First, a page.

My name is Lauren. I am a fourth-year brain and cognitive sciences major here at UR. I have also been a research assistant and independent researcher for Professor T. Florian Professor Jaeger for almost three years now. I cannot speak to Professor Jaeger’s behavior prior to my time working in his lab. I cannot speak to Professor Jaeger’s behavior specifically toward graduate students and other faculty. I cannot speak to Professor Jaeger’s behavior toward all people.

Many of these allegations occurred long before my time here, and I can only speak to what I have directly witnessed since joining Professor Jaeger’s lab. I truly have no intentions of diminishing or calling into question the experiences of those who bravely came forward with their own experiences through the recently publicized allegations. However, I would like to share some stories from my overall positive experiences of working with Professor Jaeger as a female undergraduate.

I first reached out to Professor Jaeger in the spring of my freshman year. My email was clearly copied and pasted from a text editor, signed, “Sincerely yours.” The attached résumé was titled “Resume – Psycholinguistics (Reformatted).” Despite my obvious lack of experience and clumsiness in presenting myself, Professor Jaeger responded only half-an-hour later, suggesting we schedule a meeting.

By the end of our meeting, he had welcomed me into his lab and already introduced me to a new potential collaborator in a professor from the University of Pittsburgh. Over the course of my years as one of Professor Jaeger’s undergraduate research assistants, I got to know him as this absolutely brilliant scientist, renowned throughout the field for his computational and statistical expertise. But beyond this, I learned that he is also a silly guy with toe shoes, a fantastic Twitter profile picture, and a lax demeanor.

Last year, I worked more closely with Professor Jaeger, meeting with him on a weekly basis, along with a post-doc and two other undergraduates in his lab. He witnessed first-hand as our experiment failed to replicate a previous study — again and again and again, seven times in all. We were all so frustrated, ready to tear our hair out, but he kept us from being discouraged. He insisted that this research was relevant and worthy of being presented. He provided us with endless amounts of feedback for our abstracts and papers, comments that covered the entire span of the right column of the page.

When it came time to applying for internships, he provided detailed comments for my statement of purpose, and submitted a whopping 17 letters of recommendation. When I reached out to Professor Jaeger in a panic over a difficult academic decision late at night, he provided prompt, thoughtful, and straightforward advice. Furthermore, he would often help connect me with excellent scientists in the field. I strikingly recall having one such discussion with  Professor Jaeger where he insisted I consider applying to study under a number of strong female (and male) scientists in the field who had a history of producing strong female students.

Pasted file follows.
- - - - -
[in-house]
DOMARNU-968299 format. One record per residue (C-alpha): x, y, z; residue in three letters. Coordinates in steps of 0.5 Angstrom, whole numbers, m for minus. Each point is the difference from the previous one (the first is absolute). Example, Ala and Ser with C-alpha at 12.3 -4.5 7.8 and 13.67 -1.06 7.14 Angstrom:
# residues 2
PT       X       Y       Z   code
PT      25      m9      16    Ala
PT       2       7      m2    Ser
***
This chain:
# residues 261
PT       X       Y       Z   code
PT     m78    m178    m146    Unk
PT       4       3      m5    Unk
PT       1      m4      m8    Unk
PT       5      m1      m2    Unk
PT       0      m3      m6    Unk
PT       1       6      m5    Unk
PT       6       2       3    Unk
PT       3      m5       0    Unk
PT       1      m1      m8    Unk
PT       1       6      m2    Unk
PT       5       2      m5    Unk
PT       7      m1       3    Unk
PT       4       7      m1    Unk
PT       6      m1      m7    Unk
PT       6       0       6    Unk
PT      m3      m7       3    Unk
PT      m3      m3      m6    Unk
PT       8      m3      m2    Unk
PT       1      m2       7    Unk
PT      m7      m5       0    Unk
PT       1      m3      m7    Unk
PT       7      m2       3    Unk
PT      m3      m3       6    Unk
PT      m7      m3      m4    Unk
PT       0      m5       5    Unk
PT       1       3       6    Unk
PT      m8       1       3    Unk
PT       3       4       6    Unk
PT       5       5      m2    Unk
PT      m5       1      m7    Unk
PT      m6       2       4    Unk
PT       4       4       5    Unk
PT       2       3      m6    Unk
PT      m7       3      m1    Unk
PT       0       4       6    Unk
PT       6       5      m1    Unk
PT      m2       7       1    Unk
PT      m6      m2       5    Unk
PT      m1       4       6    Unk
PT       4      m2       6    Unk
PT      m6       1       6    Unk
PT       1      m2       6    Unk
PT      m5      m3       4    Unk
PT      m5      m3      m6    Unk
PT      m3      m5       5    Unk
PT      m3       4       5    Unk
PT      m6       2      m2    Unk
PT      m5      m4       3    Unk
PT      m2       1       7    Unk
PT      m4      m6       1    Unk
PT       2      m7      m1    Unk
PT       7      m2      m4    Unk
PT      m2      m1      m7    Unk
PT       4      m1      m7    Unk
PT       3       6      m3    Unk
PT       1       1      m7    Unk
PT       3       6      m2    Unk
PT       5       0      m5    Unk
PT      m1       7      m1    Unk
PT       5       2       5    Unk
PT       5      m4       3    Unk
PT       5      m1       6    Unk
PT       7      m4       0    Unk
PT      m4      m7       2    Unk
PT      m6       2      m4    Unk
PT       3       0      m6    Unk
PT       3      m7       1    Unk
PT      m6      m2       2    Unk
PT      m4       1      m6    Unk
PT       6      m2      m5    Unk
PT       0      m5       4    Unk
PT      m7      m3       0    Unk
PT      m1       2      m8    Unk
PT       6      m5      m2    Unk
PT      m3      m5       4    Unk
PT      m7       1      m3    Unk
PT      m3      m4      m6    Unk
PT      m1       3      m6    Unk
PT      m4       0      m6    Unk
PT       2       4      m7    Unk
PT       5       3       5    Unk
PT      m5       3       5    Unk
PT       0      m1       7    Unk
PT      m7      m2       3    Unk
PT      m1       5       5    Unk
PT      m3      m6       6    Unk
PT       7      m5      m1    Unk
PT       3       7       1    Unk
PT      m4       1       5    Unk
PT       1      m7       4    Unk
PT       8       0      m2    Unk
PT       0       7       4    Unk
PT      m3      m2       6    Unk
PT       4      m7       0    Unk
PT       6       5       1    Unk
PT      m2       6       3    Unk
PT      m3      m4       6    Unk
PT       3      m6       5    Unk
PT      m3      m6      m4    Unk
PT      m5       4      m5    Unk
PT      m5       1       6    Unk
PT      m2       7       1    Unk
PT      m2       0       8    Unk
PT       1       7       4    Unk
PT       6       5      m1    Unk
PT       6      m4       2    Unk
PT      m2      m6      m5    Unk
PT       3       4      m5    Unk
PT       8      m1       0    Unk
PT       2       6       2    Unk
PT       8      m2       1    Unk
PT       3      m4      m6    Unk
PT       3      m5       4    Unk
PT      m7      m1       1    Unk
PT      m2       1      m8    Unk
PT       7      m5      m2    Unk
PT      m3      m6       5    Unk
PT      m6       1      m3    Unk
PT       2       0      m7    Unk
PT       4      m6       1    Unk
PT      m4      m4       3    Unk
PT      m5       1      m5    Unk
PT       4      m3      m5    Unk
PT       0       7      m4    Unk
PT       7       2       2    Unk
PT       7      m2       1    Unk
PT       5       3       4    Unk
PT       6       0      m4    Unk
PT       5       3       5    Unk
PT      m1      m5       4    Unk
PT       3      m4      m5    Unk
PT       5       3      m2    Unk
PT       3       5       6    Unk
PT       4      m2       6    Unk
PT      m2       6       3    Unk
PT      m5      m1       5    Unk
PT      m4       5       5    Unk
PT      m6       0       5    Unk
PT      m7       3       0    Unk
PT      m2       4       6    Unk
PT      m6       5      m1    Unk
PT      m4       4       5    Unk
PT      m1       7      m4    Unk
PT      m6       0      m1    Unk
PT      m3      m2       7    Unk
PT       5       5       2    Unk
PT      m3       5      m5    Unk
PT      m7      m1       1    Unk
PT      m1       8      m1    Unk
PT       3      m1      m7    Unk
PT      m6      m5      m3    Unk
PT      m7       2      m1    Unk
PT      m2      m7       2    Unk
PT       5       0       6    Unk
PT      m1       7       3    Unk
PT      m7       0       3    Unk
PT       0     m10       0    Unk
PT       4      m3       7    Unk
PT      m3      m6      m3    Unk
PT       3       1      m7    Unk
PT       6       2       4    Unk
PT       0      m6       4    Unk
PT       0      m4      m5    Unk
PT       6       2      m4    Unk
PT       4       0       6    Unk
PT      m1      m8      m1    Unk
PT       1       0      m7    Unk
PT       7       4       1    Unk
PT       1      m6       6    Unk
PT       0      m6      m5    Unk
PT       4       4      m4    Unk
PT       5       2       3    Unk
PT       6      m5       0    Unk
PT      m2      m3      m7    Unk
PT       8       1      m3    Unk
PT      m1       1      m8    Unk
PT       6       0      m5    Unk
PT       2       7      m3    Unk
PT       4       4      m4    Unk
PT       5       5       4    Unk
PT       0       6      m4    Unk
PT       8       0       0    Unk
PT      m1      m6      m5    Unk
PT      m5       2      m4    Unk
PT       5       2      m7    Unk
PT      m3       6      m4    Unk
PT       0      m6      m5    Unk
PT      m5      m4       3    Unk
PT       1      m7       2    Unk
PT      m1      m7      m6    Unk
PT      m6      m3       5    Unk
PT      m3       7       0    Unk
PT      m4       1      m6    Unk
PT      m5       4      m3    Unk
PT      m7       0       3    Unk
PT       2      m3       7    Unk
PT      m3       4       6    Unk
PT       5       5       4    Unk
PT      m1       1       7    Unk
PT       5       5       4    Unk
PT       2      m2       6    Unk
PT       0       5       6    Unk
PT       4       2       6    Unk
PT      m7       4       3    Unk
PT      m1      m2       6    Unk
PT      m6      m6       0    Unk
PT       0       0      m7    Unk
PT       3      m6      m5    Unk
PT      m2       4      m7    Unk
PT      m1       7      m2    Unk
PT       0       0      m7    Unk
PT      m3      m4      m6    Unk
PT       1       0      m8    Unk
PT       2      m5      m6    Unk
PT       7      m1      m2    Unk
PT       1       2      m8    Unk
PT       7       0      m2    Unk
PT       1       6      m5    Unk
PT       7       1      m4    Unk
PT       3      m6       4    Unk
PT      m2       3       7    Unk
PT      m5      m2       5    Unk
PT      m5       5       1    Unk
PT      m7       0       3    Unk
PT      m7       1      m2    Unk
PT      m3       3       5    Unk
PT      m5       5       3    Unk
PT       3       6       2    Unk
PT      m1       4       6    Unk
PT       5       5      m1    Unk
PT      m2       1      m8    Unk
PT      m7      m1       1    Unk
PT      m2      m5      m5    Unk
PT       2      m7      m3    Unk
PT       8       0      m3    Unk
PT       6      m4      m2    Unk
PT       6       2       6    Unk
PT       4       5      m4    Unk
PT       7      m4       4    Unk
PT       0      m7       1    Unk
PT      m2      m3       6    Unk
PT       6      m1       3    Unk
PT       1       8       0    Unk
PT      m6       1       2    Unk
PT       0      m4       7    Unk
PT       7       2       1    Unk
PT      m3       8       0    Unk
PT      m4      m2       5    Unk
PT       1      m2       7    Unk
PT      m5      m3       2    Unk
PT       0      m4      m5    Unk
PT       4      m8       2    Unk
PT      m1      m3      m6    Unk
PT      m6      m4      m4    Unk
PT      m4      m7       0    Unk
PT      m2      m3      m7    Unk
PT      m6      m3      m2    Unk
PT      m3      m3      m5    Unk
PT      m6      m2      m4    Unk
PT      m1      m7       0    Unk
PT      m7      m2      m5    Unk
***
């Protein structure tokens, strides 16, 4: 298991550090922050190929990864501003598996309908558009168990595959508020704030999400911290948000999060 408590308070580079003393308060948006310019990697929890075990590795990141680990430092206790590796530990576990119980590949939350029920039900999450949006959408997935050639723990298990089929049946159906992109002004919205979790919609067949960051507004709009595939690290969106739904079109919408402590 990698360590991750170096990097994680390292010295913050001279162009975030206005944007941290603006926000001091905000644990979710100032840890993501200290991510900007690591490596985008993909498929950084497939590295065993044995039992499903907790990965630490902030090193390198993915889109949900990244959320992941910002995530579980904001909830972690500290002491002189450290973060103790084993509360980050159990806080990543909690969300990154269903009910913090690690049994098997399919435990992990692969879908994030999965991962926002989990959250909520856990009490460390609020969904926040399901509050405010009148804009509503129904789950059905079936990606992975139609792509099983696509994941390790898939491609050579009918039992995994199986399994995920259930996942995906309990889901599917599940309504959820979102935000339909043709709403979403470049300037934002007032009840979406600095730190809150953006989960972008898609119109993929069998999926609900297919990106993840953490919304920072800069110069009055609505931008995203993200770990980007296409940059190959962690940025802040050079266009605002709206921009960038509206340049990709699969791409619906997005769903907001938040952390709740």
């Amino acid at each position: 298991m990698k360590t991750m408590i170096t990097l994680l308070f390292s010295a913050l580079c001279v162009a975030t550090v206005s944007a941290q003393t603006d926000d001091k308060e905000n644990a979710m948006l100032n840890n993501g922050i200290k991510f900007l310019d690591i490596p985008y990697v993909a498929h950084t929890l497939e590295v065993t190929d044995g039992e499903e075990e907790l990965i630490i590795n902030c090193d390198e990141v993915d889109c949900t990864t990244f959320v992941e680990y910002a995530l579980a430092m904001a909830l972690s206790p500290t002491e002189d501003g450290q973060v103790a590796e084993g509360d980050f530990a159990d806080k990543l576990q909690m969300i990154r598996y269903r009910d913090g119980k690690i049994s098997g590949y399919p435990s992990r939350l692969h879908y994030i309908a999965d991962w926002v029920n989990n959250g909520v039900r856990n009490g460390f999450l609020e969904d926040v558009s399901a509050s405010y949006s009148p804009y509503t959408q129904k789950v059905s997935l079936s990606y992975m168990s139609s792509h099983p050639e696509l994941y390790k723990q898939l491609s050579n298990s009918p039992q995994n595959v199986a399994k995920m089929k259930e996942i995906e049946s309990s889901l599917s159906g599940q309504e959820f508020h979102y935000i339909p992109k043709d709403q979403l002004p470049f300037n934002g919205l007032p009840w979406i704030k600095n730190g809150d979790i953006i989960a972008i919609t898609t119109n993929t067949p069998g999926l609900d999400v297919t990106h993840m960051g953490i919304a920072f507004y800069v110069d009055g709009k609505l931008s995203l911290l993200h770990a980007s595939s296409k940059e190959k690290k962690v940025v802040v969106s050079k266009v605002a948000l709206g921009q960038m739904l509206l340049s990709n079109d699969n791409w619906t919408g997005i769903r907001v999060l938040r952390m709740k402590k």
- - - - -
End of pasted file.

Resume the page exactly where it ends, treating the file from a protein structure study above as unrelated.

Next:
There are a number of us undergraduates who have genuinely liked Professor Jaeger. He is caring but stern, honest, and fair. His lab environment was the most enjoyable I have ever experienced. Graduate students in his lab purchased a toaster that prints his face on toast. We undergraduates wanted to purchase a Chia Pet modeled on his head, until we learned that it would cost us $1,500 — unfortunately, well beyond the standard undergraduate student budget for a small thank-you gift. When I left for the summer, I proudly declared myself as one of Professor Jaeger’s undergraduate mentees, endorsing his lab community everywhere I went.

A few days after this semester began, one of my fellow undergraduate researchers and I left for the largest European conference in sentence processing to present our work under Professor Jaeger. We were additionally excited because Professor Jaeger would be meeting us there and presenting a keynote speech that he had known about for over a year. His keynote was scheduled for directly after my poster presentation on the last day of the conference. Something seemed a little off that day. He did not come to see me present my poster, which was highly unusual of him, as he would always go out of his way to show support for his students. I attributed his absence to his tireless preparation of his keynote speech, which he took very seriously. A couple minutes after his speech was supposed to start, the conference organizers announced that in light of recent news, Professor Jaeger offered to withdraw his speech, and the organizers had accepted his request. It wasn’t until moments later that I learned about the federal complaint and the Mother Jones article released the night before, and that brings my story up to the present.

Once again, I must reiterate that I do not intend to call into question previous statements made with regard to this allegation. My hope in writing this open letter is not to persuade you in any particular direction. Rather it is my hope that this letter acts as a catalyst for conversation. I know many people who have worked with Professor Jaeger and would like to speak up about their own experience. But there is a great deal of uncertainty about how such statements would be received. Nonetheless, I believe that experiences from people who have worked with Professor Jaeger should be brought to public attention. I must confess that this has been an extremely difficult letter to compose, knowing that there are many people who have strong feelings about this situation, many of whom I consider to be close friends. I do not know what the outcome will be. But these are my honest experiences from working closely with Professor Jaeger as a female undergraduate student, and I hope you take away from my story whatever you desire.

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